Why did Maud Gonne hate Yeats’s 'Easter 1916' masterpiece? We’re about to find out
IT was a putdown like no other. When Maud Gonne told besotted poet WB Yeats "No, I don't like your poem,” it is fair to say that the poet probably reacted badly.
He had just written ‘Easter, 1916’ and he wanted Ms. Gonne to like it. Her letter back to him was a crushing response.
Now, almost 100 years later, Maud Gonne’s great-grand daughter is to discuss the famous exchange in a public forum as part of this year’s Yeats Day event in Sligo next weekend.
Aisling Law will debate the famous letter with Yeats Scholar Adrian Frazier, Emeritus Professor at NUIG, in a talk at the Model arts centre on Saturday June 11.
‘Yeats Day’ each year marks the birthday of the Nobel prize-winning, Sligo-loving poet on June 13, 1865. Last year saw an entire year of 150th anniversary events.
A big draw this year is a special Nobel Dinner with ‘Fr Ted’ Sligo-born actress Pauline McLynn as guest of honour on Thursday, June 9 in the Radisson Hotel.
As part of the ‘Ireland 2016’ commemorations, there will also be a special ‘flash mob-style open air recital of ‘Easter, 1916’ in the centre of Sligo town on Saturday, June 11, at 3pm.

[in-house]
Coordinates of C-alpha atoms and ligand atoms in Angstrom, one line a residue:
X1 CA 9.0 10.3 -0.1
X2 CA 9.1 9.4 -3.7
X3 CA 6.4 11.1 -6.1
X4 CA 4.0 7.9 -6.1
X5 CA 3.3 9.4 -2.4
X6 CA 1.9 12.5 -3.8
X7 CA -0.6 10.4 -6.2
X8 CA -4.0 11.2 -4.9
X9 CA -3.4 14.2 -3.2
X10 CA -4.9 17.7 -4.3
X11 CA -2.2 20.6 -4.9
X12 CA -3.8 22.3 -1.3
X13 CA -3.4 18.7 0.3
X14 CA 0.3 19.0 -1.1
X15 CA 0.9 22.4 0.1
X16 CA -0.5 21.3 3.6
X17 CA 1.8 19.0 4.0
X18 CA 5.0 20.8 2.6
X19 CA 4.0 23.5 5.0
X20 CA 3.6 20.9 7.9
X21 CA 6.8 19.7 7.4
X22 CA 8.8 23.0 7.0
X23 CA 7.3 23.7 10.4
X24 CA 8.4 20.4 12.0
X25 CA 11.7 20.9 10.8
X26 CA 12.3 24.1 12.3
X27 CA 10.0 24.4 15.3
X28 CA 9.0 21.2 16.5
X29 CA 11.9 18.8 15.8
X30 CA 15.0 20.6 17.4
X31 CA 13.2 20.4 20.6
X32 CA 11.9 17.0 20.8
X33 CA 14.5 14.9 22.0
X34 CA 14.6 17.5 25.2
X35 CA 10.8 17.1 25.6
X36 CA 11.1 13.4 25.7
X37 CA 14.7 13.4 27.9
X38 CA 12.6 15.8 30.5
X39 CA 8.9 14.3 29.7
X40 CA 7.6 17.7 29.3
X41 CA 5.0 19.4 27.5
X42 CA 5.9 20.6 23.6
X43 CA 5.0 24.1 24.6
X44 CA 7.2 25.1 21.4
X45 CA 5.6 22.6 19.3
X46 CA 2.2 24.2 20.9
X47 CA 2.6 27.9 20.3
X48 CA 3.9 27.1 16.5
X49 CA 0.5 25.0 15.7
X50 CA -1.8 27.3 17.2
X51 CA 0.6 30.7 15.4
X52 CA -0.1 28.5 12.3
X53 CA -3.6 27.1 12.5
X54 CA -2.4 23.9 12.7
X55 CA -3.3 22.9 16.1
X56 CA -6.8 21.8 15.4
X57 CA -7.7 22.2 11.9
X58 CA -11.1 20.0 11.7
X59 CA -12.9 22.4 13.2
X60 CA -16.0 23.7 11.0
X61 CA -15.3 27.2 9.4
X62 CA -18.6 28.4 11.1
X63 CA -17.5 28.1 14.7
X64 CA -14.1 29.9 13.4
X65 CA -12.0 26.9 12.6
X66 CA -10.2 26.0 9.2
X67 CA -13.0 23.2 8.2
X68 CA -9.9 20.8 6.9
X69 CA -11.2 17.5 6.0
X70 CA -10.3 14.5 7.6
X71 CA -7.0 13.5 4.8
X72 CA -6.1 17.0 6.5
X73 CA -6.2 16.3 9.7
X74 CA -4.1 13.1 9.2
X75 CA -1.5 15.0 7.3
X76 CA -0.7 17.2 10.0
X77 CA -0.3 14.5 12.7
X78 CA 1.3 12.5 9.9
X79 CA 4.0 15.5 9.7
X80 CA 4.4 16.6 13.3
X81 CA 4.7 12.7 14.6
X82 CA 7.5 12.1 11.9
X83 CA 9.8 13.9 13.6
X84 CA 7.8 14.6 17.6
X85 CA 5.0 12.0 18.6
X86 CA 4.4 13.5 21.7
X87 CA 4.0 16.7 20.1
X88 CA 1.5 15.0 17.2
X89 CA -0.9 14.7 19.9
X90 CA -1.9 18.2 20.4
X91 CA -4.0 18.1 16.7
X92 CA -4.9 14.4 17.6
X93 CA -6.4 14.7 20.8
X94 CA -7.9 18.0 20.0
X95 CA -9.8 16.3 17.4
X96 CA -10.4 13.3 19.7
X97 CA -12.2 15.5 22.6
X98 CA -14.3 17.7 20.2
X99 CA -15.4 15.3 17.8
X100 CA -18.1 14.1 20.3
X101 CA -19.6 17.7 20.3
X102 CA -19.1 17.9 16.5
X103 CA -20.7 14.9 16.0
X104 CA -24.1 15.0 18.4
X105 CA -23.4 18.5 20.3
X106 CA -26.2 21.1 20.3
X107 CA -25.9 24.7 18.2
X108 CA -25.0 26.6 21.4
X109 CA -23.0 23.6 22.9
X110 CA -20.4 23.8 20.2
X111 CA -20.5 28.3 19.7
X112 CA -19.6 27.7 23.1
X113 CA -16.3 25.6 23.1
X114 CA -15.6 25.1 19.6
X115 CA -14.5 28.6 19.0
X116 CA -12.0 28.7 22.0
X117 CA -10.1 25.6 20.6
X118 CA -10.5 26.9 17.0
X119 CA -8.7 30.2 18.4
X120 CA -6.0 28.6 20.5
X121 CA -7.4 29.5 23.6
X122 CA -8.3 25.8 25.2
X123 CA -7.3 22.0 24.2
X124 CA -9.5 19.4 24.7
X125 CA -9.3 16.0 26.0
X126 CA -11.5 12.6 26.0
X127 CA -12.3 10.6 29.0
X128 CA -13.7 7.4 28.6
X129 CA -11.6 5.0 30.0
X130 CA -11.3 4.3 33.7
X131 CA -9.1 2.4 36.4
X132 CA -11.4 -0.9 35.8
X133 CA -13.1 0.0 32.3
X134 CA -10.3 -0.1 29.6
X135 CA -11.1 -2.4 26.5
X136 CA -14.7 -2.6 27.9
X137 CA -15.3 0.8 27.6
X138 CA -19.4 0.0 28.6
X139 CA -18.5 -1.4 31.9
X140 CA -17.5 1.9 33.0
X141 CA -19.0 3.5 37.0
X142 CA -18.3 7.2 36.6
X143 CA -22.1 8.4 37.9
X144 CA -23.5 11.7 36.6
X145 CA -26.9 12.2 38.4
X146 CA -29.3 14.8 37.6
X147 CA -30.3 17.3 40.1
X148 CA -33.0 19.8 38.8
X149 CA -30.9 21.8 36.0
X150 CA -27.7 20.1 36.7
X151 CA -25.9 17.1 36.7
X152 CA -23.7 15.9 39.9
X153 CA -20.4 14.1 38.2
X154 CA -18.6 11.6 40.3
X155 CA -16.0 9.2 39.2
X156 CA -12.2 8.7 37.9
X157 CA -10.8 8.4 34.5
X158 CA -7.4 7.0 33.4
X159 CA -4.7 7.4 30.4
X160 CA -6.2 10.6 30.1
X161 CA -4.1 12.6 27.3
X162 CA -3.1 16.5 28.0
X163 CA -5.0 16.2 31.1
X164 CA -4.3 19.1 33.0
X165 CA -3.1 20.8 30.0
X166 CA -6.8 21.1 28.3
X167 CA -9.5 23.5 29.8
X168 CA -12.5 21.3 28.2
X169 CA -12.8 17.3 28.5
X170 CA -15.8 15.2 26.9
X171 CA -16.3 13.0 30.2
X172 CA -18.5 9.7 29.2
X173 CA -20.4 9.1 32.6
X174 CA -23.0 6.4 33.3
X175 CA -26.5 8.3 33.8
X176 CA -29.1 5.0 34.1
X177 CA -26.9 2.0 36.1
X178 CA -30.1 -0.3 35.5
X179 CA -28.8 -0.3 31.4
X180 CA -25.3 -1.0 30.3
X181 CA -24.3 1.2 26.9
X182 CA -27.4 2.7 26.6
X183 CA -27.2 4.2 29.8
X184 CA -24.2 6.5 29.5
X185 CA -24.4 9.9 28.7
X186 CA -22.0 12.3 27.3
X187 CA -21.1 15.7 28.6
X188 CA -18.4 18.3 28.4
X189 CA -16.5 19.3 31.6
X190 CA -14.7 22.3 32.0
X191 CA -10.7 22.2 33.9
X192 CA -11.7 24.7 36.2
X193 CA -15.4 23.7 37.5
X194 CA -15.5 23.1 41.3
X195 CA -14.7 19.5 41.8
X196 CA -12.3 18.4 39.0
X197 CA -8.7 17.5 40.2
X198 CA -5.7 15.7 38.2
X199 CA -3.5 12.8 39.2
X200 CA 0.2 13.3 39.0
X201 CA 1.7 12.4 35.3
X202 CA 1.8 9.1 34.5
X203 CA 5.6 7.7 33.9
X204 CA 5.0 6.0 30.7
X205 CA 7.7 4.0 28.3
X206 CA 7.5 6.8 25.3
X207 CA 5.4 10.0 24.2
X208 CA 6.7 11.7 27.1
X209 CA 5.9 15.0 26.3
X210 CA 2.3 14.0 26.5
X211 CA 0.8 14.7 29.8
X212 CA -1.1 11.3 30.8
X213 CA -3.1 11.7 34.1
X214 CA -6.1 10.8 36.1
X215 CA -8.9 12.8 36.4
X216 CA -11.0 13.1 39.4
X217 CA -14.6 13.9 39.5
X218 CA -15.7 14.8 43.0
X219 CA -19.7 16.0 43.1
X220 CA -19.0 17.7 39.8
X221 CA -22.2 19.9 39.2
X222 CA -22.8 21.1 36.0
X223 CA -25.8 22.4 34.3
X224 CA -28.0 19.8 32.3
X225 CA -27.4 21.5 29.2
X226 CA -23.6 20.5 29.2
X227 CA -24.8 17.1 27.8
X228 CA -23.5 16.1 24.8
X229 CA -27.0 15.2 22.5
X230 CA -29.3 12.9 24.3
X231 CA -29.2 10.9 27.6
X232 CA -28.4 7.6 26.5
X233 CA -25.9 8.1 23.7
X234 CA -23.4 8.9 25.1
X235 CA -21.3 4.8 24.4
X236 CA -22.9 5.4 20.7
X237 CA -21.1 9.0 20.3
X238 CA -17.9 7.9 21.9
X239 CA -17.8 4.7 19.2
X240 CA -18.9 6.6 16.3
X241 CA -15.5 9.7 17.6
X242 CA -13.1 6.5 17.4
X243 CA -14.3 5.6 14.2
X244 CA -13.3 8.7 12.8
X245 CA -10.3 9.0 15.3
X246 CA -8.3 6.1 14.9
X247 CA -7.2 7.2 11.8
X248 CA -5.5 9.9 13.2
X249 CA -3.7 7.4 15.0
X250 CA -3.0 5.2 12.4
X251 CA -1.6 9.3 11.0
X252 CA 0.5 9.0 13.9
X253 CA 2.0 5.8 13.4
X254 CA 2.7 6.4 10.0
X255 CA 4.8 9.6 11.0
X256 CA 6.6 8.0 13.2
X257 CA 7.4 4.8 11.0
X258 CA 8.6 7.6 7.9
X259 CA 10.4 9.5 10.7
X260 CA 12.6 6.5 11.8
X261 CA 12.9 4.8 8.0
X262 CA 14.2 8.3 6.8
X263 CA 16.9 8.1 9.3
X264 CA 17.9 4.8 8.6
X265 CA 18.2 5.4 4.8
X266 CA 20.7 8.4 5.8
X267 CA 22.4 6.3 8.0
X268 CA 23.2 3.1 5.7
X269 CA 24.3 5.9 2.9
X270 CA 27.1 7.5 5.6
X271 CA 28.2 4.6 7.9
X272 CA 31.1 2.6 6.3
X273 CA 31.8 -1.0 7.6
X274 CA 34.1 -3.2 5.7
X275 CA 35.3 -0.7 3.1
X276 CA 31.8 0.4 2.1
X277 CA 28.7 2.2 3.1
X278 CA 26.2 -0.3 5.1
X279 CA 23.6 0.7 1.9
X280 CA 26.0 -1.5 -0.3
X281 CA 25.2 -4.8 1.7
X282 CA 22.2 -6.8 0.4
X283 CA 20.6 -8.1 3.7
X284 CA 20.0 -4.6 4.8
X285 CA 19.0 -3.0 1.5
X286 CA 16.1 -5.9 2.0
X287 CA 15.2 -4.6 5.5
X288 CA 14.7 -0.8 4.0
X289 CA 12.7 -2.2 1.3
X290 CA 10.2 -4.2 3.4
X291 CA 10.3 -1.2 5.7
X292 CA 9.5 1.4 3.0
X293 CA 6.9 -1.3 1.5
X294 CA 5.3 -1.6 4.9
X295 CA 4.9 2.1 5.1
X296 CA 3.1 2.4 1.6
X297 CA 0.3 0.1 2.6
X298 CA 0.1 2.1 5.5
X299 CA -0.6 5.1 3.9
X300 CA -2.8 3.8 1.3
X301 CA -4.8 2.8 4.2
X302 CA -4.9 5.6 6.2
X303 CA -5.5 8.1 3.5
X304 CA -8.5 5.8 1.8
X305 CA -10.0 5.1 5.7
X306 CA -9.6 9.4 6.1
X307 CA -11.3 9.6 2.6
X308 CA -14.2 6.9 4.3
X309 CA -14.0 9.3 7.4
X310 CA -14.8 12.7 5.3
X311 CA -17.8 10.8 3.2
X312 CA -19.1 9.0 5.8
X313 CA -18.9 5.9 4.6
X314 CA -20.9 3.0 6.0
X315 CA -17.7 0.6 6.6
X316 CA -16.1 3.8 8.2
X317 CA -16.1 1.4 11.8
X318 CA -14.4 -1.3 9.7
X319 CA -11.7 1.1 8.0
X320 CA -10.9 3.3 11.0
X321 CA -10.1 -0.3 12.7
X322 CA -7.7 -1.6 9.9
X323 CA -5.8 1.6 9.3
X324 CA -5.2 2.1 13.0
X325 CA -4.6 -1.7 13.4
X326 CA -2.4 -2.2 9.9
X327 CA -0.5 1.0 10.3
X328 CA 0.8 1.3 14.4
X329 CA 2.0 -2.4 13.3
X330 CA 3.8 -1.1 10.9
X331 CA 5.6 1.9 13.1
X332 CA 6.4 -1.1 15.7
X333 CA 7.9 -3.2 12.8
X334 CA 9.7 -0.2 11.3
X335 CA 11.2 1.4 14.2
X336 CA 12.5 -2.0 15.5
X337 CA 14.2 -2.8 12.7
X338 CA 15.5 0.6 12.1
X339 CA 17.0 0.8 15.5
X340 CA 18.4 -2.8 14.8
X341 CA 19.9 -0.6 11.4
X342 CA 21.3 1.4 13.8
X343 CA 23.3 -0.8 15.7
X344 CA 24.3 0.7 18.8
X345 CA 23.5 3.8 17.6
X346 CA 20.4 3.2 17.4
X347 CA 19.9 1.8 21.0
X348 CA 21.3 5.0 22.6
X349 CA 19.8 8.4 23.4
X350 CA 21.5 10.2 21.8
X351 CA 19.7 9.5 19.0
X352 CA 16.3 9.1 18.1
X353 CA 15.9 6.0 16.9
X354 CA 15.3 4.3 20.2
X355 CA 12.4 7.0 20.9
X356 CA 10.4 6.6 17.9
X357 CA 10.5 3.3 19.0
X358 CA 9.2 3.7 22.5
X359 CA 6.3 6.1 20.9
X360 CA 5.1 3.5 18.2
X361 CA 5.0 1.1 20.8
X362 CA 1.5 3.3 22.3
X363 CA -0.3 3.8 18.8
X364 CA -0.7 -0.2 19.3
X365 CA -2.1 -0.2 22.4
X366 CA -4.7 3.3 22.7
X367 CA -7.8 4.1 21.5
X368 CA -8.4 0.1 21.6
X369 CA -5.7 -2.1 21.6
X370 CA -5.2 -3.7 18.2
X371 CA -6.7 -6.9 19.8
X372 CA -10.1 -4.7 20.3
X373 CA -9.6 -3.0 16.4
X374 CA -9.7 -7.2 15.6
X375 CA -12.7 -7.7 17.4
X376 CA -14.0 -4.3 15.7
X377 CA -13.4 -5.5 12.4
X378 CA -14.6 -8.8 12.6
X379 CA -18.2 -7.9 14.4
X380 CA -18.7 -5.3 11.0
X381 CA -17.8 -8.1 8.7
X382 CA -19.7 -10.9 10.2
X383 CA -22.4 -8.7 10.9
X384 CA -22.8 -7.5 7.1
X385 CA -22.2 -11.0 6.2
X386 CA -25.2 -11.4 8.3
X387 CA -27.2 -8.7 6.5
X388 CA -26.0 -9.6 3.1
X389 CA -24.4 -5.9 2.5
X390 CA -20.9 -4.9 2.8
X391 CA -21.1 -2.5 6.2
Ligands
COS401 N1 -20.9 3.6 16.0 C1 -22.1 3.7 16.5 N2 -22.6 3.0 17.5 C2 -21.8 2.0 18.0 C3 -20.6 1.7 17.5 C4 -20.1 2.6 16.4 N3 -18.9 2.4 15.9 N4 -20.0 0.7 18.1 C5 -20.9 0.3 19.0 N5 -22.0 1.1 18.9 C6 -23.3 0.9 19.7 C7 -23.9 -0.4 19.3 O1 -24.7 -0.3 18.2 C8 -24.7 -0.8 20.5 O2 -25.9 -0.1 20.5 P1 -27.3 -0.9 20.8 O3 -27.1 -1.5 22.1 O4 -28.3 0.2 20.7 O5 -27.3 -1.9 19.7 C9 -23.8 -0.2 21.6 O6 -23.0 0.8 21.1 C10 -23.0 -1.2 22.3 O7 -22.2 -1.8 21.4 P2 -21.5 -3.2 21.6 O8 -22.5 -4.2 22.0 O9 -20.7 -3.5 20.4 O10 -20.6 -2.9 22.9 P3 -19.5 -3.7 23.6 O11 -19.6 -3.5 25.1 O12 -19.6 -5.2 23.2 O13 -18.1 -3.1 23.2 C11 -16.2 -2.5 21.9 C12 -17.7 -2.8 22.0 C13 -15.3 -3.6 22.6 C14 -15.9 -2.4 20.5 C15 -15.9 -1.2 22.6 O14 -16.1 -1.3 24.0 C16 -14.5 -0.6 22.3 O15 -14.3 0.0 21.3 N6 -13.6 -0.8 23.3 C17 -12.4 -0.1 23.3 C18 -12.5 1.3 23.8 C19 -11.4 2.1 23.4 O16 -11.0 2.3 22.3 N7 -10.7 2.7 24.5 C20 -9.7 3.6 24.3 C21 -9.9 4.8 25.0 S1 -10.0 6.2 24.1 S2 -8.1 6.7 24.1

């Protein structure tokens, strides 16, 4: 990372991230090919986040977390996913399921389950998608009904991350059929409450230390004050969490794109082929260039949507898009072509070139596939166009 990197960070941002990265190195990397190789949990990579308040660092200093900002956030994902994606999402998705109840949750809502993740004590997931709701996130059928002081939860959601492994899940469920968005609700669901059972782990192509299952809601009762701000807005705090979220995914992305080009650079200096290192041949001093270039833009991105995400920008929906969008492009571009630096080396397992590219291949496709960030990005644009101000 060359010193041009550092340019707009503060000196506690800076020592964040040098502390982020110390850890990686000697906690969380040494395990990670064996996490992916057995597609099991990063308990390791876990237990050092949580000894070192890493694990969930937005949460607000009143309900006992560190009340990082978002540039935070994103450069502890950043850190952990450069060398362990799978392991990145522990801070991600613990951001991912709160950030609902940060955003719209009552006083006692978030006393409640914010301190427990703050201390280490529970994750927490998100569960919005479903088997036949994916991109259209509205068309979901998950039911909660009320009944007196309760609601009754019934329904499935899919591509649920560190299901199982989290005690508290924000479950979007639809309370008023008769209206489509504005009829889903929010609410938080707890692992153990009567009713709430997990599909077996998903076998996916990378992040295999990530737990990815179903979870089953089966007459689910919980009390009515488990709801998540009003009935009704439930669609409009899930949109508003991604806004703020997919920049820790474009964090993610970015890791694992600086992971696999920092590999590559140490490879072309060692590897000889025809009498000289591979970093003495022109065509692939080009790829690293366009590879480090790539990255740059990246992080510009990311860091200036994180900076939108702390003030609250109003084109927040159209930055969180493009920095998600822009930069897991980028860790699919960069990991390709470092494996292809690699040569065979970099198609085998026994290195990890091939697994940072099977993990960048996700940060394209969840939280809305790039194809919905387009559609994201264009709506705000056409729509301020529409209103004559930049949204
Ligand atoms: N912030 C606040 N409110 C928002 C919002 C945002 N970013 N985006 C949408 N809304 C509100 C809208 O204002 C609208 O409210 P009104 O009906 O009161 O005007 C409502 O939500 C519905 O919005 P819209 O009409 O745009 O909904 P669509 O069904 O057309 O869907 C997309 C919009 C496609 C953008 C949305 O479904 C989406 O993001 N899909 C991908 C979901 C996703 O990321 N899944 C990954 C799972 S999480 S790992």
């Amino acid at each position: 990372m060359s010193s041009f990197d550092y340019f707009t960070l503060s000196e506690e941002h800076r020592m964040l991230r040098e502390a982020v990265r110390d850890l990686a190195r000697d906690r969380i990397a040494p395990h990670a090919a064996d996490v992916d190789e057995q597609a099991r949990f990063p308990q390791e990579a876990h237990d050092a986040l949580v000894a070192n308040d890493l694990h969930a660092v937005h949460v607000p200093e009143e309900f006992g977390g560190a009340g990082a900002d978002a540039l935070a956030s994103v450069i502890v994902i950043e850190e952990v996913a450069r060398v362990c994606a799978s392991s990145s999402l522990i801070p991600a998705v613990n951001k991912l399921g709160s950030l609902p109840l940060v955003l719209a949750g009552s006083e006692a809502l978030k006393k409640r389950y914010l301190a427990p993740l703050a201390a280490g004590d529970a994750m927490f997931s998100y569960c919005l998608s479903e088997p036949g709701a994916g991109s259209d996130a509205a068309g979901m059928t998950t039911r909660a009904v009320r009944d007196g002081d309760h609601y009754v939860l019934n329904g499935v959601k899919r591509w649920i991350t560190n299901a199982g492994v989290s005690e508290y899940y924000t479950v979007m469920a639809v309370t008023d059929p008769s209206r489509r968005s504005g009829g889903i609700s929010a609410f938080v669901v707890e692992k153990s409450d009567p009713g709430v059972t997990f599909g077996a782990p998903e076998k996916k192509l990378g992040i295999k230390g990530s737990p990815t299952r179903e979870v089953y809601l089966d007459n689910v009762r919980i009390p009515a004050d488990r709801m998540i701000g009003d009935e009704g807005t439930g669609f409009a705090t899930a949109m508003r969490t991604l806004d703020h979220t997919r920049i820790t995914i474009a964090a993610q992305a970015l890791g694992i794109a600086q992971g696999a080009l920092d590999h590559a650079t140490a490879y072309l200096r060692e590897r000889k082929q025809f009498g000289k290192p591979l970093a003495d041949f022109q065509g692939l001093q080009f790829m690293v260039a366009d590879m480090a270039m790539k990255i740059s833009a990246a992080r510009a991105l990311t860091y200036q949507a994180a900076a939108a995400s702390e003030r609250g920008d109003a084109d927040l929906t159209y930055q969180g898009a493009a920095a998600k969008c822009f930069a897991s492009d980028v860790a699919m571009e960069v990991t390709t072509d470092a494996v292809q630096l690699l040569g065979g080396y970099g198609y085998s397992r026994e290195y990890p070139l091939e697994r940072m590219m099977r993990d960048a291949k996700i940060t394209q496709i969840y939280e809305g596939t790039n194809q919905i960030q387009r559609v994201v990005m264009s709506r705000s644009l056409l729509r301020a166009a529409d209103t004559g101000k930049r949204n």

Other highlights of this year’s programme include a boat trip at dusk to the Lake Isle of Innisfree to see the ‘Square Moon’ – an event takes place on Yeats Day itself, June 13, at 8.30pm.
For the first time this year, there will be a special focus on Yeats’s two sisters, Lily and Lolly, who ran the Cuala Press, publishing more than 70 books including many of Yeats’s.
World. As part of the LilyLolly CraftFest, winners of a fine art print competition will receive prizes from Cáitriona Yeats, granddaughter of WB.
The story of how Abbey actors left the stage and joined the Rising will also be told in ‘Rebel, Rebel’ at the Hawk’s Well Theatre on June 13.
*For full details of the programmes and to buy tickets for the Nobel Dinner, click here